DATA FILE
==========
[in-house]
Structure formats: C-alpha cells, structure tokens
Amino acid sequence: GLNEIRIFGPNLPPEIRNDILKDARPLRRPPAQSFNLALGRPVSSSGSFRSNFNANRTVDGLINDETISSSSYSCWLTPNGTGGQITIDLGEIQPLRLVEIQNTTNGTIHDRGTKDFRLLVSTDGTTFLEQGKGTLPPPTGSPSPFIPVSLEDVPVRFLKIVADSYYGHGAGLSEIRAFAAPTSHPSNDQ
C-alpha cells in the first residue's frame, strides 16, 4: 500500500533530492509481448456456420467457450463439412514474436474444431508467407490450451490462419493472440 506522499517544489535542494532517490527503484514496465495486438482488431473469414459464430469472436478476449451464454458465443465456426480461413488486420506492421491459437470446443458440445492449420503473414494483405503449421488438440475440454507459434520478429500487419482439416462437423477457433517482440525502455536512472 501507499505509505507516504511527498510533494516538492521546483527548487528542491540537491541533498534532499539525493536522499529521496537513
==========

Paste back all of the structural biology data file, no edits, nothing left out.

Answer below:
[in-house]
Structure formats: C-alpha cells, structure tokens
Amino acid sequence: GLNEIRIFGPNLPPEIRNDILKDARPLRRPPAQSFNLALGRPVSSSGSFRSNFNANRTVDGLINDETISSSSYSCWLTPNGTGGQITIDLGEIQPLRLVEIQNTTNGTIHDRGTKDFRLLVSTDGTTFLEQGKGTLPPPTGSPSPFIPVSLEDVPVRFLKIVADSYYGHGAGLSEIRAFAAPTSHPSNDQ
C-alpha cells in the first residue's frame, strides 16, 4: 500500500533530492509481448456456420467457450463439412514474436474444431508467407490450451490462419493472440 506522499517544489535542494532517490527503484514496465495486438482488431473469414459464430469472436478476449451464454458465443465456426480461413488486420506492421491459437470446443458440445492449420503473414494483405503449421488438440475440454507459434520478429500487419482439416462437423477457433517482440525502455536512472 501507499505509505507516504511527498510533494516538492521546483527548487528542491540537491541533498534532499539525493536522499529521496537513